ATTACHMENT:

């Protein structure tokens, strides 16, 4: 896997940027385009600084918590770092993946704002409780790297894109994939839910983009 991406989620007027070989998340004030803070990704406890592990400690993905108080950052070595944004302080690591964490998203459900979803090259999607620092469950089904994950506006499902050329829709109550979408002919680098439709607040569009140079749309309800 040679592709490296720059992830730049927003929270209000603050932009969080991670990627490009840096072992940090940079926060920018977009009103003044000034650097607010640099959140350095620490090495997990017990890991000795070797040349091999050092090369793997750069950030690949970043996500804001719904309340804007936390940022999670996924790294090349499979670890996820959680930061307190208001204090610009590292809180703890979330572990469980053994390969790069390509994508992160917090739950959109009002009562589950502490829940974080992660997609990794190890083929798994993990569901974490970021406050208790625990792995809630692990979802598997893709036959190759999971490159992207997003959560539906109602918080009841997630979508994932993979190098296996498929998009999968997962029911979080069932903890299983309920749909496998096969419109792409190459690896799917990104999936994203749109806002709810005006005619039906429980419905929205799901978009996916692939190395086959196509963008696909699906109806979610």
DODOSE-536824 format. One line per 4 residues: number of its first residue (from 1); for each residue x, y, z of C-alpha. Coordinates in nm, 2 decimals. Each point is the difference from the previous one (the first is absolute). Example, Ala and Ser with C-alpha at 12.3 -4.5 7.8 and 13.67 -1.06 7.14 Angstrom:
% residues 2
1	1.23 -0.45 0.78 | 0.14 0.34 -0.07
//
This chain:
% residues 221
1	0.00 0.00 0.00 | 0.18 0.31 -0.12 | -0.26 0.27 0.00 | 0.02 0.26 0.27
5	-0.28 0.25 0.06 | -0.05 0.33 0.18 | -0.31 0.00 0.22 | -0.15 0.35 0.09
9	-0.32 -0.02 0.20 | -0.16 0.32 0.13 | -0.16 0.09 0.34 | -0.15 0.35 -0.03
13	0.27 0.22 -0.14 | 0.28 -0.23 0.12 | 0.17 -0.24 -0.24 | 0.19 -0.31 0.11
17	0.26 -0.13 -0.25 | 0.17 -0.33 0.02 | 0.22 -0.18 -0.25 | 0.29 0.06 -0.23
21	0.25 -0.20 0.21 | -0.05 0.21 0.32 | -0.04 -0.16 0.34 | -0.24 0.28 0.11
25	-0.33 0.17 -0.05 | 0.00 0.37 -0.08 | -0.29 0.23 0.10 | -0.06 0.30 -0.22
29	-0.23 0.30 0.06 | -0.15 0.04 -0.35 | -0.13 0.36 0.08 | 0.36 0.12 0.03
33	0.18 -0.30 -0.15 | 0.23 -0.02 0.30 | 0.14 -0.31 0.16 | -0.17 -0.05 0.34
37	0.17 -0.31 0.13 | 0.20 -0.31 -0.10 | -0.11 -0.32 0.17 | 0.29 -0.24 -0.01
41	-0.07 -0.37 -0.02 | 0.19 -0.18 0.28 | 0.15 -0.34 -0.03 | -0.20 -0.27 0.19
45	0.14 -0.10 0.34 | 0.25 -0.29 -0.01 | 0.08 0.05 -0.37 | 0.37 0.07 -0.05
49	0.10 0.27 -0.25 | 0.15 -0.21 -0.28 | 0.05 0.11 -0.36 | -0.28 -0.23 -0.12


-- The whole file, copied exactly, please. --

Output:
């Protein structure tokens, strides 16, 4: 896997940027385009600084918590770092993946704002409780790297894109994939839910983009 991406989620007027070989998340004030803070990704406890592990400690993905108080950052070595944004302080690591964490998203459900979803090259999607620092469950089904994950506006499902050329829709109550979408002919680098439709607040569009140079749309309800 040679592709490296720059992830730049927003929270209000603050932009969080991670990627490009840096072992940090940079926060920018977009009103003044000034650097607010640099959140350095620490090495997990017990890991000795070797040349091999050092090369793997750069950030690949970043996500804001719904309340804007936390940022999670996924790294090349499979670890996820959680930061307190208001204090610009590292809180703890979330572990469980053994390969790069390509994508992160917090739950959109009002009562589950502490829940974080992660997609990794190890083929798994993990569901974490970021406050208790625990792995809630692990979802598997893709036959190759999971490159992207997003959560539906109602918080009841997630979508994932993979190098296996498929998009999968997962029911979080069932903890299983309920749909496998096969419109792409190459690896799917990104999936994203749109806002709810005006005619039906429980419905929205799901978009996916692939190395086959196509963008696909699906109806979610």
DODOSE-536824 format. One line per 4 residues: number of its first residue (from 1); for each residue x, y, z of C-alpha. Coordinates in nm, 2 decimals. Each point is the difference from the previous one (the first is absolute). Example, Ala and Ser with C-alpha at 12.3 -4.5 7.8 and 13.67 -1.06 7.14 Angstrom:
% residues 2
1	1.23 -0.45 0.78 | 0.14 0.34 -0.07
//
This chain:
% residues 221
1	0.00 0.00 0.00 | 0.18 0.31 -0.12 | -0.26 0.27 0.00 | 0.02 0.26 0.27
5	-0.28 0.25 0.06 | -0.05 0.33 0.18 | -0.31 0.00 0.22 | -0.15 0.35 0.09
9	-0.32 -0.02 0.20 | -0.16 0.32 0.13 | -0.16 0.09 0.34 | -0.15 0.35 -0.03
13	0.27 0.22 -0.14 | 0.28 -0.23 0.12 | 0.17 -0.24 -0.24 | 0.19 -0.31 0.11
17	0.26 -0.13 -0.25 | 0.17 -0.33 0.02 | 0.22 -0.18 -0.25 | 0.29 0.06 -0.23
21	0.25 -0.20 0.21 | -0.05 0.21 0.32 | -0.04 -0.16 0.34 | -0.24 0.28 0.11
25	-0.33 0.17 -0.05 | 0.00 0.37 -0.08 | -0.29 0.23 0.10 | -0.06 0.30 -0.22
29	-0.23 0.30 0.06 | -0.15 0.04 -0.35 | -0.13 0.36 0.08 | 0.36 0.12 0.03
33	0.18 -0.30 -0.15 | 0.23 -0.02 0.30 | 0.14 -0.31 0.16 | -0.17 -0.05 0.34
37	0.17 -0.31 0.13 | 0.20 -0.31 -0.10 | -0.11 -0.32 0.17 | 0.29 -0.24 -0.01
41	-0.07 -0.37 -0.02 | 0.19 -0.18 0.28 | 0.15 -0.34 -0.03 | -0.20 -0.27 0.19
45	0.14 -0.10 0.34 | 0.25 -0.29 -0.01 | 0.08 0.05 -0.37 | 0.37 0.07 -0.05
49	0.10 0.27 -0.25 | 0.15 -0.21 -0.28 | 0.05 0.11 -0.36 | -0.28 -0.23 -0.12